Wikipedia defines ACTA as,
The Anti-Counterfeiting Trade Agreement (ACTA) is a proposed plurilateral agreement for the purpose of establishing international standards on intellectual property rights enforcement. It would establish an international legal framework for countries to join voluntarily, and would create a governing body outside international institutions such as the World Trade Organization (WTO), the World Intellectual Property Organization (WIPO) or the United Nations. Negotiating countries have described it as a response “to the increase in global trade of counterfeit goods and pirated copyright protected works.” The scope of ACTA includes counterfeit goods, generic medicines and copyright infringement on the Internet.
While confirming that ACTA is not a censorship bill like SOPA, the European Union (EU) has also outlined why it is supporting ACTA.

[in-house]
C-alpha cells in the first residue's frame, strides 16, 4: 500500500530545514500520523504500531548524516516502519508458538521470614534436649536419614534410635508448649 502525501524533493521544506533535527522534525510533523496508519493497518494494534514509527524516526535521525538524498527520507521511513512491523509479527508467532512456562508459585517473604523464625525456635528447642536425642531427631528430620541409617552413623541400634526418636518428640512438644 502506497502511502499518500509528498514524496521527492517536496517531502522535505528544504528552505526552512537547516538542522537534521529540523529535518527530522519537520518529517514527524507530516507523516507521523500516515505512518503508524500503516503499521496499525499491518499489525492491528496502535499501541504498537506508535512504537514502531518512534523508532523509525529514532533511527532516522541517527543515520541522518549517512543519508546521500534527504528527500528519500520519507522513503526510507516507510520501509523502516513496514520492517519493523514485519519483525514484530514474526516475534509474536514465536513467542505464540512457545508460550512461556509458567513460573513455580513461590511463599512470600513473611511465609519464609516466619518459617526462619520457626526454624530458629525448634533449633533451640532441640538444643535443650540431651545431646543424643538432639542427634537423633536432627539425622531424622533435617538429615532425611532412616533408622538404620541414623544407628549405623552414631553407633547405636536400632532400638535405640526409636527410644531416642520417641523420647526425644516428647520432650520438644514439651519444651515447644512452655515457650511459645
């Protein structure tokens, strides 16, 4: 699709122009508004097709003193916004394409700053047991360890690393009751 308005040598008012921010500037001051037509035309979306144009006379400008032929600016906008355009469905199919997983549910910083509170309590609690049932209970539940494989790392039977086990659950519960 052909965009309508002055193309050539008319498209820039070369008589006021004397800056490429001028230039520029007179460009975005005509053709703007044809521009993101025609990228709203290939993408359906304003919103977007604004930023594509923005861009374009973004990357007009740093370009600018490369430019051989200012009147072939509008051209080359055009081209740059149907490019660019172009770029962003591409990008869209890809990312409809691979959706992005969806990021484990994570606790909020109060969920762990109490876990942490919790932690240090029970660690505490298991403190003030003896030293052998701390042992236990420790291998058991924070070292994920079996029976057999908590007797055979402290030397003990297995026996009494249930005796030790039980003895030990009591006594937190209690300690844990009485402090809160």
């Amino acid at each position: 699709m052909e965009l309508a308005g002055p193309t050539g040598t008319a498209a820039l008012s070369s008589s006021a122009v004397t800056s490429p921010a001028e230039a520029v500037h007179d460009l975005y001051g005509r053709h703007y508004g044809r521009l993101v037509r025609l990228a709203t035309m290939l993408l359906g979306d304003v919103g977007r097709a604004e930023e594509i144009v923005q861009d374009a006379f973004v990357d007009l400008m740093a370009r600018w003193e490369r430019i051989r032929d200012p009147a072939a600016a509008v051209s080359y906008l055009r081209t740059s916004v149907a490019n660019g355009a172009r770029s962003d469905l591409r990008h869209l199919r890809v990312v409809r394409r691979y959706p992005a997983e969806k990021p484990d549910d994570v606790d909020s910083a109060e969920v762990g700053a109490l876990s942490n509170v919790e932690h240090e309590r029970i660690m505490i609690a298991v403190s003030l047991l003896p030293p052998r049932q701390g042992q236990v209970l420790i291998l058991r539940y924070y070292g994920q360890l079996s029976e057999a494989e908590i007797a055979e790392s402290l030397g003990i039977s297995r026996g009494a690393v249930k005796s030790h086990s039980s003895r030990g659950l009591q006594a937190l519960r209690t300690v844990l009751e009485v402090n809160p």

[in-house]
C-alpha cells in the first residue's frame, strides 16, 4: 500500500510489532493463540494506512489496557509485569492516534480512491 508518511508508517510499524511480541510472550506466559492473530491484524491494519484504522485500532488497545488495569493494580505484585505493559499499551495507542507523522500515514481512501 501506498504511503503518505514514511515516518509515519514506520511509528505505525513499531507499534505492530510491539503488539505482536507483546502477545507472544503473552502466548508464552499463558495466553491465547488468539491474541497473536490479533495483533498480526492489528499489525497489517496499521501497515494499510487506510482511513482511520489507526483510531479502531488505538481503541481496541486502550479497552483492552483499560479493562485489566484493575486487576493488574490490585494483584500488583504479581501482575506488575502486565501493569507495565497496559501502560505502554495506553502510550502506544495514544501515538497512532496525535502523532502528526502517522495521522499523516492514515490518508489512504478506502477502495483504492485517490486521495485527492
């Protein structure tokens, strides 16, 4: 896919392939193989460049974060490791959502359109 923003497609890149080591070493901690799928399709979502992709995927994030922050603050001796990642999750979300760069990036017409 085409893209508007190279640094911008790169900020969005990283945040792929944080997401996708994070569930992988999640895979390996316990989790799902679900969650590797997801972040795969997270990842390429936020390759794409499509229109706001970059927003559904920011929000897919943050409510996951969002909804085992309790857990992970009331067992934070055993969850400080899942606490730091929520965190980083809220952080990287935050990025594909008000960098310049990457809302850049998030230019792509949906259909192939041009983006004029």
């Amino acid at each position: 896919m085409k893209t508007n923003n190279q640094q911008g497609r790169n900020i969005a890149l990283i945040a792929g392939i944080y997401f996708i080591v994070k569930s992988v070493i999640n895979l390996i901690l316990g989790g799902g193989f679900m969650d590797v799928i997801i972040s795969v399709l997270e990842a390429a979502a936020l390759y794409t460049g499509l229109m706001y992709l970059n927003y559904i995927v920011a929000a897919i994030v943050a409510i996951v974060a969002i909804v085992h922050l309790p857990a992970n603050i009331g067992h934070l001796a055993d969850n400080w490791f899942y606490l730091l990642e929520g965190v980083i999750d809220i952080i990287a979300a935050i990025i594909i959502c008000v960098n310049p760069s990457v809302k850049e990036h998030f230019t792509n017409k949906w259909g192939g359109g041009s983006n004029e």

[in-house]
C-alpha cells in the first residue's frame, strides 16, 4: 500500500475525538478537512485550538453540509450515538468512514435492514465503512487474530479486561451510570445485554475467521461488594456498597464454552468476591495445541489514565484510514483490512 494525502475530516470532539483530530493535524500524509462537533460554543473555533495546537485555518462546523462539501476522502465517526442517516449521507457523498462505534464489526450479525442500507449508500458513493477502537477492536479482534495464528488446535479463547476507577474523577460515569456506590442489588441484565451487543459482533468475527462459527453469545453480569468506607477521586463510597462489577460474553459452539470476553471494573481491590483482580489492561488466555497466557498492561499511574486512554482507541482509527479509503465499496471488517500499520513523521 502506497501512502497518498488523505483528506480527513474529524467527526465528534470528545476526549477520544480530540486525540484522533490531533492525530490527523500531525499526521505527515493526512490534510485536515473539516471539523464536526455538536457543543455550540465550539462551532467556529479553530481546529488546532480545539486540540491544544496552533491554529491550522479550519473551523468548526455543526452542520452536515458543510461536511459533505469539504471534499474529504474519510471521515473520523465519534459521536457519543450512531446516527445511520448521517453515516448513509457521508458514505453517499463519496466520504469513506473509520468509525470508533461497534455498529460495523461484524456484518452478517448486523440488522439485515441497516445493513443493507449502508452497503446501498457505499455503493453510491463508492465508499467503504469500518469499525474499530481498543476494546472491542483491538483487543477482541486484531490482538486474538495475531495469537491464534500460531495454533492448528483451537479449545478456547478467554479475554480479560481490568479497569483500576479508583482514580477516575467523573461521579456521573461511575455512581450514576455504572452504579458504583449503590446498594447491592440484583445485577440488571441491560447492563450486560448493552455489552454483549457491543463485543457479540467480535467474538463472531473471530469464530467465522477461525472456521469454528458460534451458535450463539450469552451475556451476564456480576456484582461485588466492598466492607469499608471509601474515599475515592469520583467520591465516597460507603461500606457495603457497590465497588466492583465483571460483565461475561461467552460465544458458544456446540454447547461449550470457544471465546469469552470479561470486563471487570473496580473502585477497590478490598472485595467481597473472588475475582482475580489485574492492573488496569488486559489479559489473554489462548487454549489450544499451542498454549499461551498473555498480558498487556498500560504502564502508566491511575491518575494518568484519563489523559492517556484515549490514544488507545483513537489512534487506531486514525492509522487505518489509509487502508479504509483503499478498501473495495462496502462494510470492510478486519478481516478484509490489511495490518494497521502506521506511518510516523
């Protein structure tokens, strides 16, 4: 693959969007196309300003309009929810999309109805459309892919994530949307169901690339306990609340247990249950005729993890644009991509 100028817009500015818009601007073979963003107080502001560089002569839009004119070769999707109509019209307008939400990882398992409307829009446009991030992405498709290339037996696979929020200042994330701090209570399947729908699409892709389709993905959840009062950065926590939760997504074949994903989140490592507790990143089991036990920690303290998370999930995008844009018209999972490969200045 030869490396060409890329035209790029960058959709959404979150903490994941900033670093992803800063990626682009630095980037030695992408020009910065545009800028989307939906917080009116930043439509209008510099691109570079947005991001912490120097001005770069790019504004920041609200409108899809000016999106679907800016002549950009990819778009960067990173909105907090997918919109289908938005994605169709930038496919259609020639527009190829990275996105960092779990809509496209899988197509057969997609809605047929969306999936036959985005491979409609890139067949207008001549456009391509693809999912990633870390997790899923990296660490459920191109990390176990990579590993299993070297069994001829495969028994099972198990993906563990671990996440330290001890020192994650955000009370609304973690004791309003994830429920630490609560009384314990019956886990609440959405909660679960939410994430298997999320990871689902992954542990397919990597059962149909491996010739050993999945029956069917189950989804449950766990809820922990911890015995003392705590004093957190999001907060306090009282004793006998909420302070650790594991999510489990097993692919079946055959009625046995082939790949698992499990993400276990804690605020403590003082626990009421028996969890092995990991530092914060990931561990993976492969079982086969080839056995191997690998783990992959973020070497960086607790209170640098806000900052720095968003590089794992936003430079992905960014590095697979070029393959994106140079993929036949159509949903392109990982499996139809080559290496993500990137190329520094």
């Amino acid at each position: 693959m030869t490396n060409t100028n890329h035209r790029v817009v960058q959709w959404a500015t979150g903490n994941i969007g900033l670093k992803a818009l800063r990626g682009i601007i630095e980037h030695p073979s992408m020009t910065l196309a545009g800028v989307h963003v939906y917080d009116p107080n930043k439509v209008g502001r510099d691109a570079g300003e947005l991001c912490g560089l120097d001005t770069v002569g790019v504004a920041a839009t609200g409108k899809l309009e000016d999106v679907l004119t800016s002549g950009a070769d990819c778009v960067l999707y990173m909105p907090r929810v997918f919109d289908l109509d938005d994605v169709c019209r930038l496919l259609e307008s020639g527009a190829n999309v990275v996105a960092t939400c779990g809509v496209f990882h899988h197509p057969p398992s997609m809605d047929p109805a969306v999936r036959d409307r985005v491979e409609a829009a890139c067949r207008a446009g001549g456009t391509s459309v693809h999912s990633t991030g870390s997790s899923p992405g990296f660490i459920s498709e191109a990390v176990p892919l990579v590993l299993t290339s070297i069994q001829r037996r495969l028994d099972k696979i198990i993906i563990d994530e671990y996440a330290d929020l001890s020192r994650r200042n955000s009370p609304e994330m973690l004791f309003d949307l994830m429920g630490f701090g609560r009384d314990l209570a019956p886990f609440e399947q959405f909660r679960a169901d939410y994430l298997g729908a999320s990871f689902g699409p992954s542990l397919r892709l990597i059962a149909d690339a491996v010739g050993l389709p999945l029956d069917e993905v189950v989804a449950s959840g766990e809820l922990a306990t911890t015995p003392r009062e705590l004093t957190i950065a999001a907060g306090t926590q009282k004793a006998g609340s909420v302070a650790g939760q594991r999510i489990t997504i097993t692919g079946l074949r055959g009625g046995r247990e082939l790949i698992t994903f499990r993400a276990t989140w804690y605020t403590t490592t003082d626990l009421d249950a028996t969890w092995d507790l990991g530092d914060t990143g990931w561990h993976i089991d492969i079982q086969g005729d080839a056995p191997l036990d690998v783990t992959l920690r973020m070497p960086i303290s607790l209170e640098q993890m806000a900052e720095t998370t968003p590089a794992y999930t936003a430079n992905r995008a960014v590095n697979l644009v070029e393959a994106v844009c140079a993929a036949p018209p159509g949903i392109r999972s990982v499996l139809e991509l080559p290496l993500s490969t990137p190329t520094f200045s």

Because ACTA ensures the EU’s already high standard of protection for intellectual property goes global – protecting jobs in Europe. Because Europe is losing €8 billion annually through counterfeit goods flooding our market.
The EU has conducted a research according to which, international trade of counterfeit goods has seen a growth higher than the GDP of over 150 countries, between 2000 and 2007.
Where does ACTA stand currently?
ACTA has gathered the interest of Australia, Canada, the European Union, Japan, Korea, Mexico, Morocco, New Zealand, Singapore, Switzerland and the United States. All of these countries except the European Union, Switzerland and Mexico had signed the ACTA agreement by December 2011. The EU signed ACTA recently on 26 January, this year.
ACTA has provisions for criminal enforcement of its laws, and the decision of implementing ACTA is still on hold with the European Parliament, where the act will be discussed and a formal conclusion of consent will mark the finalization of the agreement.
The final text of ACTA is available at this [direct link to PDF file] link.